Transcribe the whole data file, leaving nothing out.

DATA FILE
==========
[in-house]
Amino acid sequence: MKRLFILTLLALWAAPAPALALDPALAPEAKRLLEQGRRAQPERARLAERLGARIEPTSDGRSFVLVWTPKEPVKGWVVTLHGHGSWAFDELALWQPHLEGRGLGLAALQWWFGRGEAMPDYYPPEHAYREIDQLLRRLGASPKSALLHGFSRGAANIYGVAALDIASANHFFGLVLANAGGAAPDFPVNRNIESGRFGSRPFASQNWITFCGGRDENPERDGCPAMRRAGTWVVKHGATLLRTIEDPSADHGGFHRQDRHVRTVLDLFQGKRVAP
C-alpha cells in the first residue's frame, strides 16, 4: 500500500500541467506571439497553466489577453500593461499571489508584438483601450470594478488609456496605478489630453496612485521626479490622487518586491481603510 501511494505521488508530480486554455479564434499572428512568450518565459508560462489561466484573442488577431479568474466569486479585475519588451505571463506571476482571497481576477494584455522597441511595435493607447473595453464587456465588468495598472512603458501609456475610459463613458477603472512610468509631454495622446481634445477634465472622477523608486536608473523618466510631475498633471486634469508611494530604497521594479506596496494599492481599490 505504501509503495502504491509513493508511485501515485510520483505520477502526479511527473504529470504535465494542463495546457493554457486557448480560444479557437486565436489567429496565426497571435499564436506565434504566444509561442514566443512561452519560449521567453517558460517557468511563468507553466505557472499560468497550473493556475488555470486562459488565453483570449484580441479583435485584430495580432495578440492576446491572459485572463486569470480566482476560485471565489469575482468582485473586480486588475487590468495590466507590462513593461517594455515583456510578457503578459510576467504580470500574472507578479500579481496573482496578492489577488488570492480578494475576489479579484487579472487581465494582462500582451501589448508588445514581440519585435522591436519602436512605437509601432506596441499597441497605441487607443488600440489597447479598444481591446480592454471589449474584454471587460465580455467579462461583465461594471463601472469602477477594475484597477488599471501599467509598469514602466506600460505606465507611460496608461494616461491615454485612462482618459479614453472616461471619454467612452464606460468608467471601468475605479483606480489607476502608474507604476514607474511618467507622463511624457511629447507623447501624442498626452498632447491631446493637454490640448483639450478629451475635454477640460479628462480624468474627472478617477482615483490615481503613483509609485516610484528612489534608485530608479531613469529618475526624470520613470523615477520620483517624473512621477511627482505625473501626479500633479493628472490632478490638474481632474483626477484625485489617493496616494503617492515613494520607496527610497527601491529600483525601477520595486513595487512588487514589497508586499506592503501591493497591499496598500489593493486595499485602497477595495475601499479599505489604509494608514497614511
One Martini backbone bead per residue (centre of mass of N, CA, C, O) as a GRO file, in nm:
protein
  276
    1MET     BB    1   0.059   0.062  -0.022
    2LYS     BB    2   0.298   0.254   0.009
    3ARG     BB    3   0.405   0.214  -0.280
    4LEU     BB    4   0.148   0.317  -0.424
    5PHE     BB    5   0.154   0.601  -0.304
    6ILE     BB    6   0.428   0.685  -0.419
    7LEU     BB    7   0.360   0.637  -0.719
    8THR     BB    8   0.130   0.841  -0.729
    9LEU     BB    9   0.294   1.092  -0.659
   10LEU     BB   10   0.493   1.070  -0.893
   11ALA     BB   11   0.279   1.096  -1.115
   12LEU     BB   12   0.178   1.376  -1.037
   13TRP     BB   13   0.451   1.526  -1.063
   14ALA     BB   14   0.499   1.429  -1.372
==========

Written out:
[in-house]
Amino acid sequence: MKRLFILTLLALWAAPAPALALDPALAPEAKRLLEQGRRAQPERARLAERLGARIEPTSDGRSFVLVWTPKEPVKGWVVTLHGHGSWAFDELALWQPHLEGRGLGLAALQWWFGRGEAMPDYYPPEHAYREIDQLLRRLGASPKSALLHGFSRGAANIYGVAALDIASANHFFGLVLANAGGAAPDFPVNRNIESGRFGSRPFASQNWITFCGGRDENPERDGCPAMRRAGTWVVKHGATLLRTIEDPSADHGGFHRQDRHVRTVLDLFQGKRVAP
C-alpha cells in the first residue's frame, strides 16, 4: 500500500500541467506571439497553466489577453500593461499571489508584438483601450470594478488609456496605478489630453496612485521626479490622487518586491481603510 501511494505521488508530480486554455479564434499572428512568450518565459508560462489561466484573442488577431479568474466569486479585475519588451505571463506571476482571497481576477494584455522597441511595435493607447473595453464587456465588468495598472512603458501609456475610459463613458477603472512610468509631454495622446481634445477634465472622477523608486536608473523618466510631475498633471486634469508611494530604497521594479506596496494599492481599490 505504501509503495502504491509513493508511485501515485510520483505520477502526479511527473504529470504535465494542463495546457493554457486557448480560444479557437486565436489567429496565426497571435499564436506565434504566444509561442514566443512561452519560449521567453517558460517557468511563468507553466505557472499560468497550473493556475488555470486562459488565453483570449484580441479583435485584430495580432495578440492576446491572459485572463486569470480566482476560485471565489469575482468582485473586480486588475487590468495590466507590462513593461517594455515583456510578457503578459510576467504580470500574472507578479500579481496573482496578492489577488488570492480578494475576489479579484487579472487581465494582462500582451501589448508588445514581440519585435522591436519602436512605437509601432506596441499597441497605441487607443488600440489597447479598444481591446480592454471589449474584454471587460465580455467579462461583465461594471463601472469602477477594475484597477488599471501599467509598469514602466506600460505606465507611460496608461494616461491615454485612462482618459479614453472616461471619454467612452464606460468608467471601468475605479483606480489607476502608474507604476514607474511618467507622463511624457511629447507623447501624442498626452498632447491631446493637454490640448483639450478629451475635454477640460479628462480624468474627472478617477482615483490615481503613483509609485516610484528612489534608485530608479531613469529618475526624470520613470523615477520620483517624473512621477511627482505625473501626479500633479493628472490632478490638474481632474483626477484625485489617493496616494503617492515613494520607496527610497527601491529600483525601477520595486513595487512588487514589497508586499506592503501591493497591499496598500489593493486595499485602497477595495475601499479599505489604509494608514497614511
One Martini backbone bead per residue (centre of mass of N, CA, C, O) as a GRO file, in nm:
protein
  276
    1MET     BB    1   0.059   0.062  -0.022
    2LYS     BB    2   0.298   0.254   0.009
    3ARG     BB    3   0.405   0.214  -0.280
    4LEU     BB    4   0.148   0.317  -0.424
    5PHE     BB    5   0.154   0.601  -0.304
    6ILE     BB    6   0.428   0.685  -0.419
    7LEU     BB    7   0.360   0.637  -0.719
    8THR     BB    8   0.130   0.841  -0.729
    9LEU     BB    9   0.294   1.092  -0.659
   10LEU     BB   10   0.493   1.070  -0.893
   11ALA     BB   11   0.279   1.096  -1.115
   12LEU     BB   12   0.178   1.376  -1.037
   13TRP     BB   13   0.451   1.526  -1.063
   14ALA     BB   14   0.499   1.429  -1.372